Decision by Heath J in R v Mason  NZHC 1849, Tauranga 27/7/12
This case involved M’s sentencing for murder and attempted murder, after he pleaded guilty. M was a 42 year-old Maori who was angry and bitter about the way in which a pakeha (European) victim, Kate Brown (“K”), had ended a long-standing relationship with him, and hurt at the way in which her family had treated him and his family. He blamed the Brown family for the break-up of his relationship, felt insulted and humiliated by what had happened, and a sense of whakama (shame/embarrassment) stayed with him until the offending occurred. His anger boiled over one night about three years after the end of the relationship, when he broke into K’s family home and stabbed her mother to death, then attacked K, inflicting grievous knife wounds but not killing her.
Before sentencing M the Court had given directions to enable a hui (gathering or assembly, usually on a marae, a communal or sacred place serving religious and social purposes) to be held, to discuss what had occurred and to give him an opportunity to explain his actions. K and her family were invited to attend, but they elected not to participate.
(Previously, in R v Mason  2 NZLR 695, M unsuccessfully challenged the Court’s jurisdiction, by applying for an order that he should be should be dealt with in accordance with tikanga Maori (Maori culture/custom).
Cultural considerations were relevant to criminal sentencing, but they had little weight. There could be only one penalty, life imprisonment, but cultural considerations impacted on the length of any minimum term of imprisonment (MPI), and the Court took them into account as far as that was concerned.
One law for all
While cultural values are relevant, there is one law for all in New Zealand, nobody is above the law, and all are subject to the same sanctions for criminal offences. There was no objective evidence of any racism or hatred in the Brown family’s attitude towards M, and the Court suspected that he had come to honestly believe something that was objectively false; while many New Zealanders are still coming to grips with cross-cultural issues, clearly those who live at the crossroads of the two cultures tend to see the world in different ways.
Understanding given but no justification allowed
The Court accepted that tikanga (culture/cultural value) is a living concept, and accepted the importance of wairua (spirit) and the ties of whanaungatanga (kinship/family connection) that exist in te ao Maori (the Maori world). It understood why M regarded what he perceived as K’s rejection with a sense of shame and unworthiness, and accepted the various conditions of whakama (shame/embarrassment) which he went through: all of that explained the lead up to the tragic events but were not an excuse for his behaviour, still less any justification. Tikanga Maori emphasises notions of reconciliation and reciprocity, which are relevant to the sentencing process, but they could not drive it.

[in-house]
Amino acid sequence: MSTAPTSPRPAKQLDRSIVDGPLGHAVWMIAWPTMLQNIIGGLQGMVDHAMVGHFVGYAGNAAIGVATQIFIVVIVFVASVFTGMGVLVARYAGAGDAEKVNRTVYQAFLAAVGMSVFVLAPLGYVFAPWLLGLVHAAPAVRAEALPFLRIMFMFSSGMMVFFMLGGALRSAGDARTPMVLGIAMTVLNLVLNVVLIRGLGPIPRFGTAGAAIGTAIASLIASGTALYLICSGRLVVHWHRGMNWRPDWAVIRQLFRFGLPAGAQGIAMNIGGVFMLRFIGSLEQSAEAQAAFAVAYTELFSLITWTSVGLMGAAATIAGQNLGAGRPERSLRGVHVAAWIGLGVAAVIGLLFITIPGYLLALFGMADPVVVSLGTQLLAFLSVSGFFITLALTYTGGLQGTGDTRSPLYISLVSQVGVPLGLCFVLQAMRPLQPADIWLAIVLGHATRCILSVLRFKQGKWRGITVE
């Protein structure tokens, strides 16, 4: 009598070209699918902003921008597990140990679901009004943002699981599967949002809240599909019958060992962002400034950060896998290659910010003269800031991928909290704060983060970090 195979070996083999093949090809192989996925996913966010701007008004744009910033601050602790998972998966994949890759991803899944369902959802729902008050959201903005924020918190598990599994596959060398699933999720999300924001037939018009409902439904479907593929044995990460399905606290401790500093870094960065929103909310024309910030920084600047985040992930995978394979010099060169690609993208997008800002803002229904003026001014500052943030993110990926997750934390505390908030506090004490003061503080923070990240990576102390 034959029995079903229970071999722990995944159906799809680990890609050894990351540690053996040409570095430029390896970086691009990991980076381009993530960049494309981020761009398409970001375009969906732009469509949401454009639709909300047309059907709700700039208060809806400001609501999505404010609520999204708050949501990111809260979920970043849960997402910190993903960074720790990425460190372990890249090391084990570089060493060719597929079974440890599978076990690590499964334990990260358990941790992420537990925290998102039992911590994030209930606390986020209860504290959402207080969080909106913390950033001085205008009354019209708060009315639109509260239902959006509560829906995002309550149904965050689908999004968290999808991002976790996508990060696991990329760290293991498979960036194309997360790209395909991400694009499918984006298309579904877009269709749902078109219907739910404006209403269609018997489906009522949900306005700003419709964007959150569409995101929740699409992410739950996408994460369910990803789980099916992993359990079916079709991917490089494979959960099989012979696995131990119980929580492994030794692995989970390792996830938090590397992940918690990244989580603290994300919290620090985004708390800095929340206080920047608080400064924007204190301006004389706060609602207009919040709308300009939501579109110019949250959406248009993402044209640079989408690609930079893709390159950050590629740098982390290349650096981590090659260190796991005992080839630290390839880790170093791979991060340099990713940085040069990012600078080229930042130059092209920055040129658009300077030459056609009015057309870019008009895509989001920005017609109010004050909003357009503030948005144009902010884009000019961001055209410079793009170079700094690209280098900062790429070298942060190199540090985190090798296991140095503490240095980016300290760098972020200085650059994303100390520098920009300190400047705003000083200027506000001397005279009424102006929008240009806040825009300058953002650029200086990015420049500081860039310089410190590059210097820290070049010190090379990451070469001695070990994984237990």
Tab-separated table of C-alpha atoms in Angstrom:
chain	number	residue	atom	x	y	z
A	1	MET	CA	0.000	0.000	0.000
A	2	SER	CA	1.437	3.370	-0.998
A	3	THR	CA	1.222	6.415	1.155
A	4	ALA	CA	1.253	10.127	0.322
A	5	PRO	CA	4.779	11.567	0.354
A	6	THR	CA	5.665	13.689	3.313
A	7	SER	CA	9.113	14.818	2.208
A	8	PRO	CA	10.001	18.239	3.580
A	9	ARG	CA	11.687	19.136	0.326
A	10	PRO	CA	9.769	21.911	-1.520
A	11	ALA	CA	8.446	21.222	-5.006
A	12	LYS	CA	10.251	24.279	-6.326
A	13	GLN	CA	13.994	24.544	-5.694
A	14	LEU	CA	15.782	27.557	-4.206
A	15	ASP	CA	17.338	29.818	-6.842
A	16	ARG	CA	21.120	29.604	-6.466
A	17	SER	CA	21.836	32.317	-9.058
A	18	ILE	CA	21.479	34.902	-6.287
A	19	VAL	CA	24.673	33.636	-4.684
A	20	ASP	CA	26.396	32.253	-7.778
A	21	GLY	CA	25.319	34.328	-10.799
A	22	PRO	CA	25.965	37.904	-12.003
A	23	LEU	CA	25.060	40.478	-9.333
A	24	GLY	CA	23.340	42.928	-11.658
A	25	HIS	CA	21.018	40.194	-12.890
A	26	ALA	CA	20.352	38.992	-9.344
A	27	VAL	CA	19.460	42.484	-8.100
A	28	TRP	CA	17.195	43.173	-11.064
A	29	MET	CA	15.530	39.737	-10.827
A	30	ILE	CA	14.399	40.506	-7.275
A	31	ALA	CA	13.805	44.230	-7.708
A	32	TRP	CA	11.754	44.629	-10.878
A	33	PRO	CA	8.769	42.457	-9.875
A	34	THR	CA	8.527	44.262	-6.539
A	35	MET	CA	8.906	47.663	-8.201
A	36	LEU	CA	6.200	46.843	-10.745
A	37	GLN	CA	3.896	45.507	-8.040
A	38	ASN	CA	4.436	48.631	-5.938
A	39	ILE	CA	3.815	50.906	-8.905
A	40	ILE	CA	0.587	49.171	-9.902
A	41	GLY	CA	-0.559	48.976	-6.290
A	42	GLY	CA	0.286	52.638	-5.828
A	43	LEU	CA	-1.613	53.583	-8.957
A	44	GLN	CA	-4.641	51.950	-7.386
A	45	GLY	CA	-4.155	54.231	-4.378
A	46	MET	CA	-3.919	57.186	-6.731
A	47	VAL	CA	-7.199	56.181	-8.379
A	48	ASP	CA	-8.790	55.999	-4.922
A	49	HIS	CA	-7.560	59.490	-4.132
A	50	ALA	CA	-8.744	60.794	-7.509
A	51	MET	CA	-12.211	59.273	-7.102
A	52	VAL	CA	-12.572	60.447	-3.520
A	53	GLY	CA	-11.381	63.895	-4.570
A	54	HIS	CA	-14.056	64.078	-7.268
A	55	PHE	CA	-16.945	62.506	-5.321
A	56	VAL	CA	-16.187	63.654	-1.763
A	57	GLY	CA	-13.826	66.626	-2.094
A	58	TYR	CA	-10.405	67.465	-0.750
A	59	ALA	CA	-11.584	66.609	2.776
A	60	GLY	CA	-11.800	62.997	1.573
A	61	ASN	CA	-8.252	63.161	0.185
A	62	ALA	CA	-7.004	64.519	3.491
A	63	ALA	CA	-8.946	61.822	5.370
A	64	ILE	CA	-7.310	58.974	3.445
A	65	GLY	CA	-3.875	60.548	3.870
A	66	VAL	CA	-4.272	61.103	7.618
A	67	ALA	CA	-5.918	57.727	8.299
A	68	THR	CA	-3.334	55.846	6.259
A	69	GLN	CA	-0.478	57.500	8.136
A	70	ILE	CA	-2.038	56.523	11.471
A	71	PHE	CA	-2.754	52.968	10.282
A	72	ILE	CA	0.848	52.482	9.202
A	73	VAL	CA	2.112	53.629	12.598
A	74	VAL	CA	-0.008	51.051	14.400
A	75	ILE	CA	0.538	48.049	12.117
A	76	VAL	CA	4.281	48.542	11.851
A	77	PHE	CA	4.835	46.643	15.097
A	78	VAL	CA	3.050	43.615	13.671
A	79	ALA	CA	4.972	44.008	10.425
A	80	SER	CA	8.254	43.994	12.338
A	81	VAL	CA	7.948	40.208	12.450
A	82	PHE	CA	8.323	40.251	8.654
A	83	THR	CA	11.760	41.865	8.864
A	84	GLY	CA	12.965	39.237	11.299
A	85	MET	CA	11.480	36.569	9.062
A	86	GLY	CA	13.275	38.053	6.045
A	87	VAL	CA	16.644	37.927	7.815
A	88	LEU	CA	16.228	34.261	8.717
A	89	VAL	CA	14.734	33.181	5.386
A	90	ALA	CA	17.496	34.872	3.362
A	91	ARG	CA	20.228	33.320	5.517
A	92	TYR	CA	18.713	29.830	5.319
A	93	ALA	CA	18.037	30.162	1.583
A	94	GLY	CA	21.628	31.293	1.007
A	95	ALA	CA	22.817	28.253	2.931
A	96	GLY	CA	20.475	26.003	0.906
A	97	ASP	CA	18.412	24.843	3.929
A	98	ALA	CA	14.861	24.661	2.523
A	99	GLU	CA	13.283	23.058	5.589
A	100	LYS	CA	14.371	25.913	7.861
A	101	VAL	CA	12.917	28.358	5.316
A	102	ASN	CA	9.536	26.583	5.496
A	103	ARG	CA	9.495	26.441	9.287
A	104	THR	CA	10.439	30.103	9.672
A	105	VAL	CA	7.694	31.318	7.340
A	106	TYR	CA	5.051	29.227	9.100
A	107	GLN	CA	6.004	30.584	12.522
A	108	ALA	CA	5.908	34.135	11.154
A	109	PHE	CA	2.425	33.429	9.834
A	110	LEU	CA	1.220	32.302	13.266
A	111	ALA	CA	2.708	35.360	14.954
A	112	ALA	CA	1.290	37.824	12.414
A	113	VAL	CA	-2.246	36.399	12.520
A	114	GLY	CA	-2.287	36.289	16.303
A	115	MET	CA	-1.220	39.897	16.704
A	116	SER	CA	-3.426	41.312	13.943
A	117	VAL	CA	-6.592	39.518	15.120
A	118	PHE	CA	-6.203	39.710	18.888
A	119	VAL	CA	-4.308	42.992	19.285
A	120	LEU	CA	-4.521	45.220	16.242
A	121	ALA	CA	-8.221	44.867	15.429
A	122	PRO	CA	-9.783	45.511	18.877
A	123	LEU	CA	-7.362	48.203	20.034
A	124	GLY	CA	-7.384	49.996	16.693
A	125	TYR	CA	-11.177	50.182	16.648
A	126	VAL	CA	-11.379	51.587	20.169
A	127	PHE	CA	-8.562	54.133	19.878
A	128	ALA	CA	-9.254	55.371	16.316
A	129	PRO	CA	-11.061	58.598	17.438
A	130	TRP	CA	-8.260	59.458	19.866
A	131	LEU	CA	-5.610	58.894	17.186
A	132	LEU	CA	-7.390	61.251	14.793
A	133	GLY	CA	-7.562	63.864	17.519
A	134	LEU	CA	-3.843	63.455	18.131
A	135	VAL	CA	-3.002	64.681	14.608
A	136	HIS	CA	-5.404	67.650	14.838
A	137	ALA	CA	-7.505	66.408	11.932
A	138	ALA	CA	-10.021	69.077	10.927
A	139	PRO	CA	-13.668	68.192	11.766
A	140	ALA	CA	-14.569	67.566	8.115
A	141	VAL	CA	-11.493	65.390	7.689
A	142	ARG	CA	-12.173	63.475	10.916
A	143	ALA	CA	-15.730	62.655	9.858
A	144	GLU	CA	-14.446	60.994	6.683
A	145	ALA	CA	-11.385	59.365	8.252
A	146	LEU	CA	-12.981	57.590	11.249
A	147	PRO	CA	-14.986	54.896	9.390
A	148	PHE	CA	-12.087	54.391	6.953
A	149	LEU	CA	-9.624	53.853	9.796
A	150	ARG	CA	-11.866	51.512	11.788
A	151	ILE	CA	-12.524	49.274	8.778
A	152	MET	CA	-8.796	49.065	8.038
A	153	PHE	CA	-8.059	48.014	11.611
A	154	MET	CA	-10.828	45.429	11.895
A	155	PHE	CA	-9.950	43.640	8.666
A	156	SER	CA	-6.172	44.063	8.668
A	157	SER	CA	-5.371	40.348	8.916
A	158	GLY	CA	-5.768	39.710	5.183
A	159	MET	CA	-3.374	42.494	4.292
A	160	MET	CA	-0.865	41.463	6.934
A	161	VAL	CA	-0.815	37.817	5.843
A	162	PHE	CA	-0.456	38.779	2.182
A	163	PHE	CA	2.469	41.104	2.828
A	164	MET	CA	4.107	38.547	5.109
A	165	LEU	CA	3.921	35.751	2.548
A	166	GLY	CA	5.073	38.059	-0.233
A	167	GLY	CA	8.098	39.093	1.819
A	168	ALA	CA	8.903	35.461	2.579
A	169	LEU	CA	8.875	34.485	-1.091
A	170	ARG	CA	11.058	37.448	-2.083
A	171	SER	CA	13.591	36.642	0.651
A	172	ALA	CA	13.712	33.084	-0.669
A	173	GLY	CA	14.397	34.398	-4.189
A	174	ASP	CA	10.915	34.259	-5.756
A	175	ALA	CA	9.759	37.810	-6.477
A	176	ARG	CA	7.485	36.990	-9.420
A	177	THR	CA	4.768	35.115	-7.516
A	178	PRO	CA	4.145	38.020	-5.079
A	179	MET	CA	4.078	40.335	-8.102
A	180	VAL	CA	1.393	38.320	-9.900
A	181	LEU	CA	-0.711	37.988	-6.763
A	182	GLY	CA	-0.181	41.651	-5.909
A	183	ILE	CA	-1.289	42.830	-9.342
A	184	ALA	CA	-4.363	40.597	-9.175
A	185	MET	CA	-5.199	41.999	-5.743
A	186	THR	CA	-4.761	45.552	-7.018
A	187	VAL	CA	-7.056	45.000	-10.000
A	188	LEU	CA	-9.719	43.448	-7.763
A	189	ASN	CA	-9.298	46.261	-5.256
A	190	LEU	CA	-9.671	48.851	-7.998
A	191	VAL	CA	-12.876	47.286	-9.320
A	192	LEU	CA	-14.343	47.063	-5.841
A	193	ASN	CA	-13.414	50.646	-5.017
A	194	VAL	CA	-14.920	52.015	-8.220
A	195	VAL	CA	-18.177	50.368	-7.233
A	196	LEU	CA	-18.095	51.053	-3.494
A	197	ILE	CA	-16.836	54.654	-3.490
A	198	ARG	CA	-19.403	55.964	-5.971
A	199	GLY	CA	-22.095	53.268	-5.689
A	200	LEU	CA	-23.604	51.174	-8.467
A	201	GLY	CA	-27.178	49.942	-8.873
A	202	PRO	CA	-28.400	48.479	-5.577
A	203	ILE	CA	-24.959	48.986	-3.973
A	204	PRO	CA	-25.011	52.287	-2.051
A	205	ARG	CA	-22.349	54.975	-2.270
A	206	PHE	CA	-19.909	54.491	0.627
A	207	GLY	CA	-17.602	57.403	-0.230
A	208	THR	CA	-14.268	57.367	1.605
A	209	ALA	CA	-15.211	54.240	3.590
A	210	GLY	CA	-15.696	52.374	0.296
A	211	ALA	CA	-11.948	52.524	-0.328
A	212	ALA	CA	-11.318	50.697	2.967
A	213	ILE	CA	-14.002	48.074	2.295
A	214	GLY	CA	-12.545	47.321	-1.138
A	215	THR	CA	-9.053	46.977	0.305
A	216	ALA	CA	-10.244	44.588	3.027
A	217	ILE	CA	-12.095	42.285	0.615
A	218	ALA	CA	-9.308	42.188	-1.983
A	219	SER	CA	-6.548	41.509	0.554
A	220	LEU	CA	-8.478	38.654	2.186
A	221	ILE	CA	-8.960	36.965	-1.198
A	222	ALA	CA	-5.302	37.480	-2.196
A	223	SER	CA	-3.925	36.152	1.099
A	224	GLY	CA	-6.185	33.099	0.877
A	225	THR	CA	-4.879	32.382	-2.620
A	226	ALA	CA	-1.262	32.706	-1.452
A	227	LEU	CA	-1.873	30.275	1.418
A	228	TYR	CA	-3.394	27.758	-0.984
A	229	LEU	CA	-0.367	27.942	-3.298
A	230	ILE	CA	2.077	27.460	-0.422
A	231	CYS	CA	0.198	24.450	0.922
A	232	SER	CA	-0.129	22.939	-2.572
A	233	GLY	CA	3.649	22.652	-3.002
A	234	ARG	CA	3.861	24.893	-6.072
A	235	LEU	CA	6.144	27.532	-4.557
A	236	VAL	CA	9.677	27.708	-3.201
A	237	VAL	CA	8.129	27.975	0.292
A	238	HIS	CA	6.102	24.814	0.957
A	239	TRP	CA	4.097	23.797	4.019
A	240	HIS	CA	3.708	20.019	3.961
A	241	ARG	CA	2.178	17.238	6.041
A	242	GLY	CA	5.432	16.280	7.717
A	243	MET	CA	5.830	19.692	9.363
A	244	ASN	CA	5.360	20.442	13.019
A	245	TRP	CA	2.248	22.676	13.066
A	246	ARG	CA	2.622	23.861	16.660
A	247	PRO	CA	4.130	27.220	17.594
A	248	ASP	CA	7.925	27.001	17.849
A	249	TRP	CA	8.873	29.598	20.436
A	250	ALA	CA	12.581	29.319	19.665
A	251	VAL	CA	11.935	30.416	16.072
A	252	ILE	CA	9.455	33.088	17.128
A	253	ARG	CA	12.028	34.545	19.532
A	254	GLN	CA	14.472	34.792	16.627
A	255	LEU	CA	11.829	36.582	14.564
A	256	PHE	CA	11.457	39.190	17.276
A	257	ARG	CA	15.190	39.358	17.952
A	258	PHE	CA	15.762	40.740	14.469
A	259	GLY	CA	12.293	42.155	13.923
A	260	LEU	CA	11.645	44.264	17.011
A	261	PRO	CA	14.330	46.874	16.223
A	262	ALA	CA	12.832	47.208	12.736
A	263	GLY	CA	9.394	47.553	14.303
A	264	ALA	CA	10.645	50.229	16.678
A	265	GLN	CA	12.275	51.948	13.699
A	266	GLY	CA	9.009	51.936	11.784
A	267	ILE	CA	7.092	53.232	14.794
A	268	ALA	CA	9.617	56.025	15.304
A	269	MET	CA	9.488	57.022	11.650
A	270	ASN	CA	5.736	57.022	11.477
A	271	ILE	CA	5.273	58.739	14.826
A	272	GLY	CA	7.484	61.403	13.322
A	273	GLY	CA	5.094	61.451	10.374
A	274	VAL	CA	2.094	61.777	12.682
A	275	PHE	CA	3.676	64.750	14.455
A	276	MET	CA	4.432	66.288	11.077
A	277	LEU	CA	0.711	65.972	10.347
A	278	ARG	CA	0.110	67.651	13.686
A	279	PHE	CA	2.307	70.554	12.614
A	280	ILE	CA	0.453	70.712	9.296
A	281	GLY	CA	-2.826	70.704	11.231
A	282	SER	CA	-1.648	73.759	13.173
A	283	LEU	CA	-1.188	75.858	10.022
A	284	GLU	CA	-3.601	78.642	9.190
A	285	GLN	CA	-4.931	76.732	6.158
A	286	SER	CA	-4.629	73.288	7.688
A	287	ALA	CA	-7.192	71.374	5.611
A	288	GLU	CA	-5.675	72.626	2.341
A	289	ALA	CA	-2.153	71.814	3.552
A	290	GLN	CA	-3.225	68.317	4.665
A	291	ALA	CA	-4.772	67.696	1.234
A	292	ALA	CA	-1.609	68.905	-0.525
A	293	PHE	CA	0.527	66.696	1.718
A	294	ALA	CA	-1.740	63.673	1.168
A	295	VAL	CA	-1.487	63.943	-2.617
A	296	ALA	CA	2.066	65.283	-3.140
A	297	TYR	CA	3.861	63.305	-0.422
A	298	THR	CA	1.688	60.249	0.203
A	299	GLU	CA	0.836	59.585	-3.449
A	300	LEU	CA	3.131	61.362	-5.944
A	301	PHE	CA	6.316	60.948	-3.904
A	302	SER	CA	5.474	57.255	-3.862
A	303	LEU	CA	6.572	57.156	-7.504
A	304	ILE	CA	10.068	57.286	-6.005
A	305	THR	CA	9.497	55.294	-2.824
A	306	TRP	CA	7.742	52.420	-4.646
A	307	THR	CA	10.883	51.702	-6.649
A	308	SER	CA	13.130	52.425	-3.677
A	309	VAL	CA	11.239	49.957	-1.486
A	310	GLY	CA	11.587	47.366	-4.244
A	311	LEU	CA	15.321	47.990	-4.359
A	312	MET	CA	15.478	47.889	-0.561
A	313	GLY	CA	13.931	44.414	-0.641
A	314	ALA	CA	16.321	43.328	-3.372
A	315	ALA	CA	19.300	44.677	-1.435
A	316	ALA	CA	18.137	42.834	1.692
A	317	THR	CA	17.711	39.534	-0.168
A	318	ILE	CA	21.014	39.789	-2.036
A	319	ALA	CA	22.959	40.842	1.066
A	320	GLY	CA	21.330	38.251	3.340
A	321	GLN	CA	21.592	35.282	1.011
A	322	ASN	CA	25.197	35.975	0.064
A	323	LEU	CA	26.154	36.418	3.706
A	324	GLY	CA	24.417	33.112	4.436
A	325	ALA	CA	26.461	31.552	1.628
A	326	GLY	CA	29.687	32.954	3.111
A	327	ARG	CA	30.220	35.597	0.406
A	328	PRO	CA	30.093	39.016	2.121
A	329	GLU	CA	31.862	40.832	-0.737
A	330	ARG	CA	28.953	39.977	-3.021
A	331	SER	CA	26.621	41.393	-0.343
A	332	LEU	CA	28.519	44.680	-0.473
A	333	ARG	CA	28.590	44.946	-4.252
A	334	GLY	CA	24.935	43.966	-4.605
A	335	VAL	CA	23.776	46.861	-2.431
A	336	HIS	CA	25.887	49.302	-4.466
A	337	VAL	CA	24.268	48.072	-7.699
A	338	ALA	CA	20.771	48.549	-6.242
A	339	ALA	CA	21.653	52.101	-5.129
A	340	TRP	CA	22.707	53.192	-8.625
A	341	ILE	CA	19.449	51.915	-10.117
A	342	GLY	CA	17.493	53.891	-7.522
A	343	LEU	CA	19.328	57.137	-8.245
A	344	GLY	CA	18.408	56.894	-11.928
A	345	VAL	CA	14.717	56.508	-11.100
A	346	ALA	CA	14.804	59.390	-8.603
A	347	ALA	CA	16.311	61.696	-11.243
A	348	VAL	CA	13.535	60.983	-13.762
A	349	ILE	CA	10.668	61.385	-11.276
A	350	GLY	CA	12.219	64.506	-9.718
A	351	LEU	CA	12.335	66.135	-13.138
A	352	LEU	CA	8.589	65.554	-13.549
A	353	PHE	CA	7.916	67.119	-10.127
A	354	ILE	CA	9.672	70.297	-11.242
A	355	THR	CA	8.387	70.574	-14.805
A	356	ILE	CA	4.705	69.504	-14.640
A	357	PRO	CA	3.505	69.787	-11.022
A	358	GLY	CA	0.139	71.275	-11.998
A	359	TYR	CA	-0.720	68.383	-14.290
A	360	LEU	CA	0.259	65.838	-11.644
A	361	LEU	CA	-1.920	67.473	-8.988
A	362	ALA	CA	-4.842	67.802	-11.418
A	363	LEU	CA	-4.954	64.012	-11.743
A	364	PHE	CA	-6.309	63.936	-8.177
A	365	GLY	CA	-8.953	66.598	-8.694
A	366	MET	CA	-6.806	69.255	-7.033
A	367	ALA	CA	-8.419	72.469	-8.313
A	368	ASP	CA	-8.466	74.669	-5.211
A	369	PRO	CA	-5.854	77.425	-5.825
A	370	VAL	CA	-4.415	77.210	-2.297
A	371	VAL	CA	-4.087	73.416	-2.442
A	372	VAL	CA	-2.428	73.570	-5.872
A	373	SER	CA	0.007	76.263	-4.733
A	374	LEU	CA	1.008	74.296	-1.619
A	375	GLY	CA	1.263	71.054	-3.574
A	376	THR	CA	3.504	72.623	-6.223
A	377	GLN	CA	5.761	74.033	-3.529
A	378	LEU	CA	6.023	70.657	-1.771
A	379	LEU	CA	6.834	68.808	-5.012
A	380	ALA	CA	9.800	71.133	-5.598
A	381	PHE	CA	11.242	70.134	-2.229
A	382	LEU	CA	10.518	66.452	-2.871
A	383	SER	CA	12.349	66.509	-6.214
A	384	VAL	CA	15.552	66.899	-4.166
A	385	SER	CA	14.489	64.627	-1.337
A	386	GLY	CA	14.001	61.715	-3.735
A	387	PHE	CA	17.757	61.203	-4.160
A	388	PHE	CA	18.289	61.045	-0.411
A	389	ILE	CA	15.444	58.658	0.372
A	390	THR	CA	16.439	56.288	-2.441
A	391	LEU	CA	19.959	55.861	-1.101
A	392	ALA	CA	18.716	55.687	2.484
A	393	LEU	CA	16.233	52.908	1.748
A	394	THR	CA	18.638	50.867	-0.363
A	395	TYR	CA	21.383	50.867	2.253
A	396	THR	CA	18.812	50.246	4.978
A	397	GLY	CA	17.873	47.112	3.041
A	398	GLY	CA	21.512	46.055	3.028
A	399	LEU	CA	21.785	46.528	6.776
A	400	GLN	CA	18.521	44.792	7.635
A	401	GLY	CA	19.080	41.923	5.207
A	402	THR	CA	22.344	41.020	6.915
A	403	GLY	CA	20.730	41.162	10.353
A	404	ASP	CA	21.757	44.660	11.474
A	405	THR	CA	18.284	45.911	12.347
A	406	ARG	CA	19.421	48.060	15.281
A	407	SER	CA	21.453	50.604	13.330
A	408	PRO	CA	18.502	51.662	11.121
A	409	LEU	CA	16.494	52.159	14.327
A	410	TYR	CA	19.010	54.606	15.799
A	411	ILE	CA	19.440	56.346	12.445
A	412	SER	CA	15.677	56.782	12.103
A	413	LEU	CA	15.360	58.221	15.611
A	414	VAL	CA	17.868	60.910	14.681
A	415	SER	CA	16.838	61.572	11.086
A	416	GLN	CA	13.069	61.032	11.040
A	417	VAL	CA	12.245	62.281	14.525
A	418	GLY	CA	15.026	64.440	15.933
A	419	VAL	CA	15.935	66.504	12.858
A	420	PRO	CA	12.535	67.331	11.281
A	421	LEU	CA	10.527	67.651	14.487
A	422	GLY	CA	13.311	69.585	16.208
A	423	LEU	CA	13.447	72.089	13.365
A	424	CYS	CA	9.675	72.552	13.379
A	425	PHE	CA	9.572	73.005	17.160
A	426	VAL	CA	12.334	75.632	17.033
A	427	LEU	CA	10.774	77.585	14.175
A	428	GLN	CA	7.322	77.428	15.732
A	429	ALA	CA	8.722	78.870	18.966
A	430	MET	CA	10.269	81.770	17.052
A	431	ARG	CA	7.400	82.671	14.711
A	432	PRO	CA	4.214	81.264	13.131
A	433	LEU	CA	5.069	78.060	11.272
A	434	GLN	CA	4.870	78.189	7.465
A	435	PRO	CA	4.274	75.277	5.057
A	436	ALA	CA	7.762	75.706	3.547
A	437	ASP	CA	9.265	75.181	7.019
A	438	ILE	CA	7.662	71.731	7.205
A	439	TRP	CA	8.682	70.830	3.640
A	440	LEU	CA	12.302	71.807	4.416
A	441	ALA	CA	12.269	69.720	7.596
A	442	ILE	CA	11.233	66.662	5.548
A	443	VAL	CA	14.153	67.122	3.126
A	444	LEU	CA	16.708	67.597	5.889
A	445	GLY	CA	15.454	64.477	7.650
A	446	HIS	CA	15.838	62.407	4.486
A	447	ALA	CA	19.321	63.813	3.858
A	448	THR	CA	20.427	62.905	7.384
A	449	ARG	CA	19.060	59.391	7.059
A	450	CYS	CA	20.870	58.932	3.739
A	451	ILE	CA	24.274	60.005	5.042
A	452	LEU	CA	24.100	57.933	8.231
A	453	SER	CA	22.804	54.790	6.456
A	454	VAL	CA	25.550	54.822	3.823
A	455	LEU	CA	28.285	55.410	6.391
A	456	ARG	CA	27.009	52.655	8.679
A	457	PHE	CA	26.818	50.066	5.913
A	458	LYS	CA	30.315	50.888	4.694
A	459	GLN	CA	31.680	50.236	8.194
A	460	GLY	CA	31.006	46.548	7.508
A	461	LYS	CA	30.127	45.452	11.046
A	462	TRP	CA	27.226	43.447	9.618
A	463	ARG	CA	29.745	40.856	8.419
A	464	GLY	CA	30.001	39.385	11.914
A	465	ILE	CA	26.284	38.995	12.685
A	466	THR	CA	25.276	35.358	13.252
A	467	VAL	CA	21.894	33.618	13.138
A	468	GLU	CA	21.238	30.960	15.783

Life sentence appropriate
The whole community also has an interest in seeing that Courts respond appropriately and consistently to offending by people who commit similar offences. As far as the Court was aware, there has never been any debate, whether by Maori, pakeha, or otherwise, about the use of a presumptive life sentence for murder; to recognise the sanctity of human life it has always been considered an appropriate community response. This sentence required by New Zealand statutes is one that responds adequately by the community to particular wrongdoing.
Circumstances demanded minimum term of not less than 17 years
The case plainly fell into the category in which a minimum term of not less than 17 years was appropriate under s 104(1) Sentencing Act 2002. Two factors made that clear:
- the offending occurred during a home invasion late at night, and
- the high level of brutality and callousness.
There was also a third factor that might be termed an exceptional circumstance, i. e. M committed both murder and attempted murder.
There was no provocation towards M, or any excuse for his despicable and inhumane acts. He had brought unimaginable grief and sorrow on the Brown family, which he described as “an extension of me and my whanau (family) ”, and shame on himself, his iwi (tribe), and his whanau.
Balancing M’s acceptance of responsibility, guilty pleas, and personal circumstances with his record of prior violent offending and the violence in this case, there was no need to increase the MPI beyond 17 years. M was sentenced on the charge of murder to life imprisonment with a MPI of 17 years, and on the charge of attempted murder to a concurrent term of 10 years’ imprisonment. He was then warned under the “three strikes” regime.